From Intention to Action

As you've seen, having good intentions is easy. Being intentional—making an effort to reach important goals—is difficult. But it's not impossible. Intentionality is critical; without it, you would never be motivated to change. But following through on your intentions is oft en manageable only when you focus on the next one thing you need to do to bring about change.

I tend to go off in numerous directions at once. I have lots of interests, lots of questions, lots of projects, lots of what-ifs. If you're at all like me, you can end up on lots of rabbit trails guided by your good intentions. And, as we know, the road to you-know-where is paved with good intentions. So what I'm about to show you comes from my own journey of moving beyond good intentions to life-changing results.

For me, getting focused happened when I was hit with one of those difficult, life-altering events. When my mother died in August 2005, eleven years after my dad, I suddenly realized I was an adult orphan. I was now part of the oldest generation in our family, and the shortness of life came into clear focus. Like the psalmist, my prayer became "Teach me to number my days" (see Psalm 90:12). I knew that if I was to turn my good intentions into reality, I needed to change the way I used my time and resources and start using the power of one thing to change my own life.

I wanted my life to count, and I became focused on my legacy. My parents had lived with integrity and commitment, and they ended strong. I wanted the same for myself. My parents had given up a big house in the suburbs and my dad's high-paying job in order to follow a dream . . . to build a ranch where disadvantaged children could get away from their dysfunctional situations for a while.

I realized that my tendency to overcommit, which sometimes led to procrastination, could keep me from living with a similar sense of purpose. I decided that the only way to finish life strong would be to break the rest of my life into bite-size commitments—one thing done each day in one or more essential areas of life. I realized that my legacy would be the accumulation of a series of "one things" lived out over an extended period of time—the rest of my life. I'm so committed to the power of one thing that I created a One Thing wristband that I wear every day as a reminder to do the one thing that day that will make the biggest difference in my life. Others have asked me about my wristband, and now thousands wear one just like it.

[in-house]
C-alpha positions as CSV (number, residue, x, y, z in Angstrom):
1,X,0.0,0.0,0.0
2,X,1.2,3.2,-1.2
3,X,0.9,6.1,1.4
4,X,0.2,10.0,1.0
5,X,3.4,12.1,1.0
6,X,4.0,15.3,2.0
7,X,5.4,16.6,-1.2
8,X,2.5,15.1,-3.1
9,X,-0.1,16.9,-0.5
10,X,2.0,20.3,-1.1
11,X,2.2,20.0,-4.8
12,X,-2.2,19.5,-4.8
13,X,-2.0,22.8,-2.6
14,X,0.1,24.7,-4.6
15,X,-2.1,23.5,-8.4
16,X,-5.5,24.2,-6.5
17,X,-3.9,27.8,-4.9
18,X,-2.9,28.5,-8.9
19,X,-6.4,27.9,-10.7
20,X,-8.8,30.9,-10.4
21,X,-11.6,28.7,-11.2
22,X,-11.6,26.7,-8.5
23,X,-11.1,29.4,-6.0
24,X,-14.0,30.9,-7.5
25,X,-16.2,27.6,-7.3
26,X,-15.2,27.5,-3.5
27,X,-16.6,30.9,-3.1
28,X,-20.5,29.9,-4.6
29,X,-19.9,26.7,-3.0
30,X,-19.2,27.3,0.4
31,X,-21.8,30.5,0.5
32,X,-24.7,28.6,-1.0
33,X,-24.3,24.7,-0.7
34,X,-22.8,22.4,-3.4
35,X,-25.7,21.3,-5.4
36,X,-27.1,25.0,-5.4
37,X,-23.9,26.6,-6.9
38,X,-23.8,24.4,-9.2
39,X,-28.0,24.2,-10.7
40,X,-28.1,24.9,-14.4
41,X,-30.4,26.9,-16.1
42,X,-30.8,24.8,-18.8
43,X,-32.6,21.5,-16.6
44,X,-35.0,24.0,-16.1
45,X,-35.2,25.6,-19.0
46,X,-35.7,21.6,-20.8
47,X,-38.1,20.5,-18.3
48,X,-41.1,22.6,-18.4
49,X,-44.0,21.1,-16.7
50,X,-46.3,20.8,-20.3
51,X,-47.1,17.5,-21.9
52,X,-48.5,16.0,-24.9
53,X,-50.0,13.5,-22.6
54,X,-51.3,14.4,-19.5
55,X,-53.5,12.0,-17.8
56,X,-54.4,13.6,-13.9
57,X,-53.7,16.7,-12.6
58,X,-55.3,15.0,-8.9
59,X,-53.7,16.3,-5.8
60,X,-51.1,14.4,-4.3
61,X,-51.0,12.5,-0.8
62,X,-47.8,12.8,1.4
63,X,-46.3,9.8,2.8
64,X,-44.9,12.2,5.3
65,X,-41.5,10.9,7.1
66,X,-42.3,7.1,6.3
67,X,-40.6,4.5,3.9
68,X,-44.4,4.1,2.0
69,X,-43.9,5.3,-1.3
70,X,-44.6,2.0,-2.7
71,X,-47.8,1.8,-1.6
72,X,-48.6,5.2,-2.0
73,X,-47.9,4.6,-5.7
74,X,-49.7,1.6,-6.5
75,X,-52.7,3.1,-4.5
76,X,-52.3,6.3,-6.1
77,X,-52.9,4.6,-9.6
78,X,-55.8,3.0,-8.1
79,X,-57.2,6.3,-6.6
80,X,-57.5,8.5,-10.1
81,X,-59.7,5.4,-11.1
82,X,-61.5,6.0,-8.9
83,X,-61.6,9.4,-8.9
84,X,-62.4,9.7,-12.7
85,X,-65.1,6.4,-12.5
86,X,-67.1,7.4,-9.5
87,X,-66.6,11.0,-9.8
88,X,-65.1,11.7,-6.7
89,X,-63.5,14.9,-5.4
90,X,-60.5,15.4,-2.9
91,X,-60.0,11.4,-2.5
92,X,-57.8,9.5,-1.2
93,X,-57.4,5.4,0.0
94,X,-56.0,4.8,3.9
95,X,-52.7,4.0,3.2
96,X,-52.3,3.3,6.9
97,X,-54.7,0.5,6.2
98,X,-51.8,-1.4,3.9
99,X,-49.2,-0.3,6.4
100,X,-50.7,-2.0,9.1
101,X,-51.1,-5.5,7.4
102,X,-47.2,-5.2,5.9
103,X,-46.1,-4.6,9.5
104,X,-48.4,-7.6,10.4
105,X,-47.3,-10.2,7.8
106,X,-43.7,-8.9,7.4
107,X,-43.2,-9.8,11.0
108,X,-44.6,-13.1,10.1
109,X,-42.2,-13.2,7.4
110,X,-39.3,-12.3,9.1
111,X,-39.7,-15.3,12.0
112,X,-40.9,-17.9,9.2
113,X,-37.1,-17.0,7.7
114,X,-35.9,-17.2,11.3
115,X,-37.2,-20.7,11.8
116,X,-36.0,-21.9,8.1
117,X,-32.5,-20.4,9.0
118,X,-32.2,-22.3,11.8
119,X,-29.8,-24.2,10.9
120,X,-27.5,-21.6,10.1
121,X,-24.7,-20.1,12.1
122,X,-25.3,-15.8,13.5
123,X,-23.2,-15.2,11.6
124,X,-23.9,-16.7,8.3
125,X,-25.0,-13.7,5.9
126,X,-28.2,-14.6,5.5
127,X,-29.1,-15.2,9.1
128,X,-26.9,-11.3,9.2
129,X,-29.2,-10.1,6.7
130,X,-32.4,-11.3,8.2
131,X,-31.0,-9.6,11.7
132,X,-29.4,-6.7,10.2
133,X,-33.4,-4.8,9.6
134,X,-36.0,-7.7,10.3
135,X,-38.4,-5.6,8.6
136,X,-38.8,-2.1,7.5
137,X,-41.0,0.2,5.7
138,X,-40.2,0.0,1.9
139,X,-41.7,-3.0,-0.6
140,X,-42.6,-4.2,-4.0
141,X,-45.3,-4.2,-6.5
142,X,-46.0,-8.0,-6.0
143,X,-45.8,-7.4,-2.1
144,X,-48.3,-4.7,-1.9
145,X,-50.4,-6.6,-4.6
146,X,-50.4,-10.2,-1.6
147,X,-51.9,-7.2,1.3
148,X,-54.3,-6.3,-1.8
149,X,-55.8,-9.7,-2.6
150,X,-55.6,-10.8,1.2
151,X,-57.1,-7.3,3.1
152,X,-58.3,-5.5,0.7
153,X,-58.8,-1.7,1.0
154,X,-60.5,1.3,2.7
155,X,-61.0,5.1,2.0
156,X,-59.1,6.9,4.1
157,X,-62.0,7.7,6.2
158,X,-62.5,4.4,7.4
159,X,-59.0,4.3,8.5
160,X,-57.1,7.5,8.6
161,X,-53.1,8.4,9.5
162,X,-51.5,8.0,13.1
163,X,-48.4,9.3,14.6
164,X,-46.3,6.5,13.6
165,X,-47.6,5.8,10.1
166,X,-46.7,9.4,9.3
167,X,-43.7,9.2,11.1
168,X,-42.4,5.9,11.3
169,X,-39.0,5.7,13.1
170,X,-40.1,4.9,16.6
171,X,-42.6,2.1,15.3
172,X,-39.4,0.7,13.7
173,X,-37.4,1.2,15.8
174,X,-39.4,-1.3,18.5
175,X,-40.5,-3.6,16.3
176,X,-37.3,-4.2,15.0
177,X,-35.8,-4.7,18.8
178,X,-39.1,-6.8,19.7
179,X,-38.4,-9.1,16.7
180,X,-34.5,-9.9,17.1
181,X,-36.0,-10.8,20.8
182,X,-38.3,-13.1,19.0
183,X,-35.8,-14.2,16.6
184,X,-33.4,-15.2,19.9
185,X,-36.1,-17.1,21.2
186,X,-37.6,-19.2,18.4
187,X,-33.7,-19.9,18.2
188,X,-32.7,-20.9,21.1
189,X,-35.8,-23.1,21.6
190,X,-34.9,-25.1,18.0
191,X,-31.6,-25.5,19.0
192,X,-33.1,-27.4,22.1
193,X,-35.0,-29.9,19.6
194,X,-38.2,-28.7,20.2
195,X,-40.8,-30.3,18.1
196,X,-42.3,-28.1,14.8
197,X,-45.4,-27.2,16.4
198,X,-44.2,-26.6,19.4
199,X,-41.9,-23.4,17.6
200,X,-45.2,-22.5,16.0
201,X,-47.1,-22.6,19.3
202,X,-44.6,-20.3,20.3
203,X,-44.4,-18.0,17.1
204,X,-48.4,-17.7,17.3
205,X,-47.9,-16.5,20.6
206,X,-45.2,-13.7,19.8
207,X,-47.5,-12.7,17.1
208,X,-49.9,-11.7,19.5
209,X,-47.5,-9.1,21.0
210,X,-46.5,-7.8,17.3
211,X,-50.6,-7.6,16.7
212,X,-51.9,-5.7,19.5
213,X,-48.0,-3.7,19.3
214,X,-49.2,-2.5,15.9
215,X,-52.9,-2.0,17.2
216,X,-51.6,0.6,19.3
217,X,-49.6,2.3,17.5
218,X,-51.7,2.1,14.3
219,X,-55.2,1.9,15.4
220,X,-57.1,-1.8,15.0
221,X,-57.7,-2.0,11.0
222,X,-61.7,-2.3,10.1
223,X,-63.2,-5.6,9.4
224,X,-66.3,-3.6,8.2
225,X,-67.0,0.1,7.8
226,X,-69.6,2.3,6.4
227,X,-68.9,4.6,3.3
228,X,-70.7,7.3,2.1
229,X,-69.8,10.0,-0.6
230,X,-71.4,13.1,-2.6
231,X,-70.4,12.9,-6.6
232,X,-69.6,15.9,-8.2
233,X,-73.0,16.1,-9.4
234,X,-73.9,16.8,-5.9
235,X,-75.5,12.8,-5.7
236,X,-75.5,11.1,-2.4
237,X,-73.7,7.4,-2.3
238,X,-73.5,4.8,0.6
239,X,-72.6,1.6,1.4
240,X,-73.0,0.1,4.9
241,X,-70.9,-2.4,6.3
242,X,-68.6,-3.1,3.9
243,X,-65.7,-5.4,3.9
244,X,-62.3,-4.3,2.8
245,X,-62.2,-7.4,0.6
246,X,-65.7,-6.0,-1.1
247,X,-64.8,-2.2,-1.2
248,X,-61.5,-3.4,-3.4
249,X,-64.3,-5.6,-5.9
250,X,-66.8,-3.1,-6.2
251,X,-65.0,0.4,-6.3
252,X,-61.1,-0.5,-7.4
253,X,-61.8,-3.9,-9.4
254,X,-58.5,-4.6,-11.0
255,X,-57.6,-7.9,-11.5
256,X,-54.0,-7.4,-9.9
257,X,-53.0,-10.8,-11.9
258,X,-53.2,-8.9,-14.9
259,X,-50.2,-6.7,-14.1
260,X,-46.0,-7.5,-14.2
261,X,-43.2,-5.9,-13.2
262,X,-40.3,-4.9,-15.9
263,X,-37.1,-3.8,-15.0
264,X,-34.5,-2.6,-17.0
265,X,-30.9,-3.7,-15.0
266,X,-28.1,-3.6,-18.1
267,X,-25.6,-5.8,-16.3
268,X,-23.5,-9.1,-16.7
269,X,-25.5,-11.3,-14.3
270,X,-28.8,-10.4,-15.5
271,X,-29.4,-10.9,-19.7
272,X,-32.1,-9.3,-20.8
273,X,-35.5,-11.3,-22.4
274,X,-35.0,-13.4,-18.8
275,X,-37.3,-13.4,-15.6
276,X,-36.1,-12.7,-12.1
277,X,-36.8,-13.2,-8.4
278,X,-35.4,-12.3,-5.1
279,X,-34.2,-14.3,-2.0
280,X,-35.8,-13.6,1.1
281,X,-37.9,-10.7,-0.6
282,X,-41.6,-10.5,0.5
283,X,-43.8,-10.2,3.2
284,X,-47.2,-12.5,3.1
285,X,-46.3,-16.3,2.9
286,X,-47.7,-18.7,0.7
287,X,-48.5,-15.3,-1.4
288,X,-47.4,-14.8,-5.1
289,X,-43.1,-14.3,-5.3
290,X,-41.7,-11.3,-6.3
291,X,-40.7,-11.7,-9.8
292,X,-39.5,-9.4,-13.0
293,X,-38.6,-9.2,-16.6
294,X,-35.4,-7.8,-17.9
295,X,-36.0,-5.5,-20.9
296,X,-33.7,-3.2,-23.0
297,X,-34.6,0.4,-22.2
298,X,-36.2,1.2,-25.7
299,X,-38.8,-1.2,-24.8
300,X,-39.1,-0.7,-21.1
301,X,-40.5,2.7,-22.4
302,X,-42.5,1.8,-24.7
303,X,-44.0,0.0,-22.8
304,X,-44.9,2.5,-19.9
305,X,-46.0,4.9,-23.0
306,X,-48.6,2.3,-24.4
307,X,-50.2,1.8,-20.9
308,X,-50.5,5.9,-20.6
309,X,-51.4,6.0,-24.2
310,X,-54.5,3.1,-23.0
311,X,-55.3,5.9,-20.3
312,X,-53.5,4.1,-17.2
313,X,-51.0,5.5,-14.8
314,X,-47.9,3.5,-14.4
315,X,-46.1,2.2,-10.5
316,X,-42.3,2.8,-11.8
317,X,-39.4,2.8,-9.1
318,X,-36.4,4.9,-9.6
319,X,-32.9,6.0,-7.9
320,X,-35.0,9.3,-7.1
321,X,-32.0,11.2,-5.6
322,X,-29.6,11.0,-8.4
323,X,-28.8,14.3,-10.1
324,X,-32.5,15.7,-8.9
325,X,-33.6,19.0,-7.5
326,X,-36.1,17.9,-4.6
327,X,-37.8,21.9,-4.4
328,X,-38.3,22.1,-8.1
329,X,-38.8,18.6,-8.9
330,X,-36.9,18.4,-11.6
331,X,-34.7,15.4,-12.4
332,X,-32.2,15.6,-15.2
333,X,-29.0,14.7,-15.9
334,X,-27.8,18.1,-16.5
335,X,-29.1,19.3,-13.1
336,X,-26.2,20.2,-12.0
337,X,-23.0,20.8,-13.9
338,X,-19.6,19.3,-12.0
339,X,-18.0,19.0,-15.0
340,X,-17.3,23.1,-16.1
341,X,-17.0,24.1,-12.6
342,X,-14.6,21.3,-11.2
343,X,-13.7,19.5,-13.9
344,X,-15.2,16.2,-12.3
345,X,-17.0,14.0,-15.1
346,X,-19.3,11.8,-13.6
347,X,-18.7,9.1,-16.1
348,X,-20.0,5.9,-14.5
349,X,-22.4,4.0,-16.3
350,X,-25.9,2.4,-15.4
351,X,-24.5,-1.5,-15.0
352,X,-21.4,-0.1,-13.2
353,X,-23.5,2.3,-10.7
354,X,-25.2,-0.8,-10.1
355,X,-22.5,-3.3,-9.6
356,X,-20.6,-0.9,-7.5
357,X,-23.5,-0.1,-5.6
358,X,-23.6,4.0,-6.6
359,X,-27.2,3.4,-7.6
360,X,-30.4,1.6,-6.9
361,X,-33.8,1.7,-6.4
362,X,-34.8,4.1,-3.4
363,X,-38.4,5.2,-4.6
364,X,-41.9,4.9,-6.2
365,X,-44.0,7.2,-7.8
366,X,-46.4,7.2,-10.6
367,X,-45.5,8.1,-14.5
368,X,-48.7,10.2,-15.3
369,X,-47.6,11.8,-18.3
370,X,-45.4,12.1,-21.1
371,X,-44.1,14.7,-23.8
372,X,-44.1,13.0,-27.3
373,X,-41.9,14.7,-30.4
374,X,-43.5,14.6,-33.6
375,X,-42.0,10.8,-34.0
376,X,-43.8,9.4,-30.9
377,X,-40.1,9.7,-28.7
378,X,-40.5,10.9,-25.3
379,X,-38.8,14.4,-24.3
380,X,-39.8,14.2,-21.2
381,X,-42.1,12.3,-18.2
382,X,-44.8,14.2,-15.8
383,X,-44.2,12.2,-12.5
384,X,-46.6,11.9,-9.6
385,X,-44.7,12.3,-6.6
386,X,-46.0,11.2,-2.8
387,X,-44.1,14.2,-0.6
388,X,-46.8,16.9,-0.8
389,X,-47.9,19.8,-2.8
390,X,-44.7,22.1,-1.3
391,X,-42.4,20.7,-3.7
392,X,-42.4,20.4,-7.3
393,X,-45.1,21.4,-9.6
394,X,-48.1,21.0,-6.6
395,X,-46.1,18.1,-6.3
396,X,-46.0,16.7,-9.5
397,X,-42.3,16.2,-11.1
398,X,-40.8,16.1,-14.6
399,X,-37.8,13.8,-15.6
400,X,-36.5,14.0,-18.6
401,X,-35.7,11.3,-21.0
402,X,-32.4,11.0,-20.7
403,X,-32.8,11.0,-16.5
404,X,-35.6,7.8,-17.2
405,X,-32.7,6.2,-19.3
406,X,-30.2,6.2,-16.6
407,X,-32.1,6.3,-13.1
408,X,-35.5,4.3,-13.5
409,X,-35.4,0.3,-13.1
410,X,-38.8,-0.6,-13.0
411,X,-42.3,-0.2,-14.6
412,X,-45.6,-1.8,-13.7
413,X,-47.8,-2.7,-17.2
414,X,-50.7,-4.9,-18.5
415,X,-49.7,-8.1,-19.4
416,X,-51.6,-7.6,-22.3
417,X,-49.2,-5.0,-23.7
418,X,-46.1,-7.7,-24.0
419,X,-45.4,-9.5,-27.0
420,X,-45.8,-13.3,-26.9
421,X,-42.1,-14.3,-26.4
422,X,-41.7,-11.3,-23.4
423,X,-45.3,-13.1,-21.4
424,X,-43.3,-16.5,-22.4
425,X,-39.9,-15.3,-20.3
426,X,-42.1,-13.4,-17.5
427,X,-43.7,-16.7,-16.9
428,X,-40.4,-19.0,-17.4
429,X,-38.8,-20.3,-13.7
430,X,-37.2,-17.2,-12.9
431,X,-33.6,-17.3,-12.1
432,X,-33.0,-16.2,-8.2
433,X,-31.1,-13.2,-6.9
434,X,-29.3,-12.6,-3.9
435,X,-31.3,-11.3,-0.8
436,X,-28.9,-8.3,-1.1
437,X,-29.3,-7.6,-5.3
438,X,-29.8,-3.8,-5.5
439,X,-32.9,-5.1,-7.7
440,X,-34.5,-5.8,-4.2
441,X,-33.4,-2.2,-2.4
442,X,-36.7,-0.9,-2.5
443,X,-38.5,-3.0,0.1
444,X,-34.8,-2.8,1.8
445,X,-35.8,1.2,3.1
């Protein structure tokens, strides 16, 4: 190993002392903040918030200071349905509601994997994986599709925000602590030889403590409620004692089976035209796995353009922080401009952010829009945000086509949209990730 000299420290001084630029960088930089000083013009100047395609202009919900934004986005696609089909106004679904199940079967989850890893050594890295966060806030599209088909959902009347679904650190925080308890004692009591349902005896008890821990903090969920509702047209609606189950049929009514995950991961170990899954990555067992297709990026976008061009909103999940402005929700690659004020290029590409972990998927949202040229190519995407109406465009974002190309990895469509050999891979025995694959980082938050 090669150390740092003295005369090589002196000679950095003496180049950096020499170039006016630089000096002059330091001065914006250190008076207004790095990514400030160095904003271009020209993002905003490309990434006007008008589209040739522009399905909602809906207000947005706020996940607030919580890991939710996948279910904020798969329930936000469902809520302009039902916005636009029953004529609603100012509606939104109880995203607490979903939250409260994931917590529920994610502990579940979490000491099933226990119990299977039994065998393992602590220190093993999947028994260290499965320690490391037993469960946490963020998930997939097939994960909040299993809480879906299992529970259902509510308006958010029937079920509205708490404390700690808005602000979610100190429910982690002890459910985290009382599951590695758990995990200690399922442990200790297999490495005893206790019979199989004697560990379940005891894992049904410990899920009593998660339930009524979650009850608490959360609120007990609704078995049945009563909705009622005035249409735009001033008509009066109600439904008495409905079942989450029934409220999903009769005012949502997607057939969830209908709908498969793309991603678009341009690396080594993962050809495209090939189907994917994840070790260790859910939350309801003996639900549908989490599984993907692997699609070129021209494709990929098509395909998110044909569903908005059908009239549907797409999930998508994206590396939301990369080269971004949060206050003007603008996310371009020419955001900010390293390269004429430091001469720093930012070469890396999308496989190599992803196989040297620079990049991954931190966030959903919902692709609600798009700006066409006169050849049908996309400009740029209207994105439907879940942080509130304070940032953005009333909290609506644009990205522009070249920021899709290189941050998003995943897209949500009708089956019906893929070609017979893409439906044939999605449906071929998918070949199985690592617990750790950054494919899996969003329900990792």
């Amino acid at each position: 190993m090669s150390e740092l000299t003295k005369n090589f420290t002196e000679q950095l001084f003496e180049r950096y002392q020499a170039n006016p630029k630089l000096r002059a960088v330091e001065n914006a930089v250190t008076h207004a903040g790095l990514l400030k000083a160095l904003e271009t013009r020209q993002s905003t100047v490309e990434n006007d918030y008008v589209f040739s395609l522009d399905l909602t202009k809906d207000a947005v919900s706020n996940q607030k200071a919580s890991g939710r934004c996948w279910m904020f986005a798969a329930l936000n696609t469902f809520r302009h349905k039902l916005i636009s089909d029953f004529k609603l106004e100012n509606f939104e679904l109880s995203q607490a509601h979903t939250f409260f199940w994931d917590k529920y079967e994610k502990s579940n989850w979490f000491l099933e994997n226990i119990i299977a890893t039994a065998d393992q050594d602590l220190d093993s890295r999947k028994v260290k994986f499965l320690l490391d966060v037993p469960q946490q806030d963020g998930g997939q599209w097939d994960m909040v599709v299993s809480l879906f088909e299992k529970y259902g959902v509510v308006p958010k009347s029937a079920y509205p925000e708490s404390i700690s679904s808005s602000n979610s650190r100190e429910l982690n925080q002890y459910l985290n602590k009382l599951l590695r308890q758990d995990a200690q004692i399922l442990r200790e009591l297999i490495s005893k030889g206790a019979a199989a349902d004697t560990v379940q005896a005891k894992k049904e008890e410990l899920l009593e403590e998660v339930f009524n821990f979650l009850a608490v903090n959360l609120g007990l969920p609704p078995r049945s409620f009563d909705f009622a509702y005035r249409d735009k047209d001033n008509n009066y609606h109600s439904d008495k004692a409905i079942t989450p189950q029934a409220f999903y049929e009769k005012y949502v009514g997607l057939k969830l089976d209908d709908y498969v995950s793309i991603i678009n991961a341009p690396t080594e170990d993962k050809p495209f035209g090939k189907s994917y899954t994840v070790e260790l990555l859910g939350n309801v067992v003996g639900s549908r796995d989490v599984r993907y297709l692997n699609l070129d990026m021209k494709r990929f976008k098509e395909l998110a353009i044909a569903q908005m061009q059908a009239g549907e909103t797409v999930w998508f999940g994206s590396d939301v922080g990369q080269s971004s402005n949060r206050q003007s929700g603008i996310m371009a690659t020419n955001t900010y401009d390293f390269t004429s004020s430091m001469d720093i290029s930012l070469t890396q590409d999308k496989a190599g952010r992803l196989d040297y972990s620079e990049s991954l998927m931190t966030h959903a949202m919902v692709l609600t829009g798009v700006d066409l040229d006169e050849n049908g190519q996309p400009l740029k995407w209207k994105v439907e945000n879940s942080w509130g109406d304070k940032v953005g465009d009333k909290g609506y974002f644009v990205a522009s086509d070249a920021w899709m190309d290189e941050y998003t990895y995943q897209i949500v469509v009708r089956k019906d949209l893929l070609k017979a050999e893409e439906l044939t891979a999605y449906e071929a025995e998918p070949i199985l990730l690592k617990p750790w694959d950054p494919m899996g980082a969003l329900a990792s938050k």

A Lesson from Tiger Woods

Every big accomplishment is preceded by lots of little, seemingly insignificant actions—resulting in the one big thing everyone sees. The other day, I watched as Tiger Woods won another PGA tournament on national television, but what the audience never saw was the hundreds of hours when Tiger, all alone, worked on perfecting his swing—one practice swing after another—far from the eyes of the public. While Woods is a dramatic example, we see the same principle in all areas of life. We cheer when our son or daughter wins a statewide musical competition, but we don't have fi lm footage of the hours the child spent practicing alone in his or her room. We congratulate a married couple on the accomplishment of a fifty-year marriage, but we weren't around to witness how they stuck together one day . . . one challenge . . . one disagreement . . . one illness at a time over those fifty years.

To illustrate how the power of one thing can lead to big accomplishments in your own life, try this exercise. Take a piece of paper and draw a horizontal line across the top. On the left side, write the year of your birth, and on the right side, write this year. In between, mark off the paper in five- or ten-year increments to make your time line. On your time line mark the major events, accomplishments, and changes next to the year they occurred. For example:

when you met Christ
when you went to college
when you got married
when you solved a major problem
when a child was born
when you made a decision to go in a new direction in your life
when you started a business
when you paid off your house
loss of a child
loss of a job
major health crisis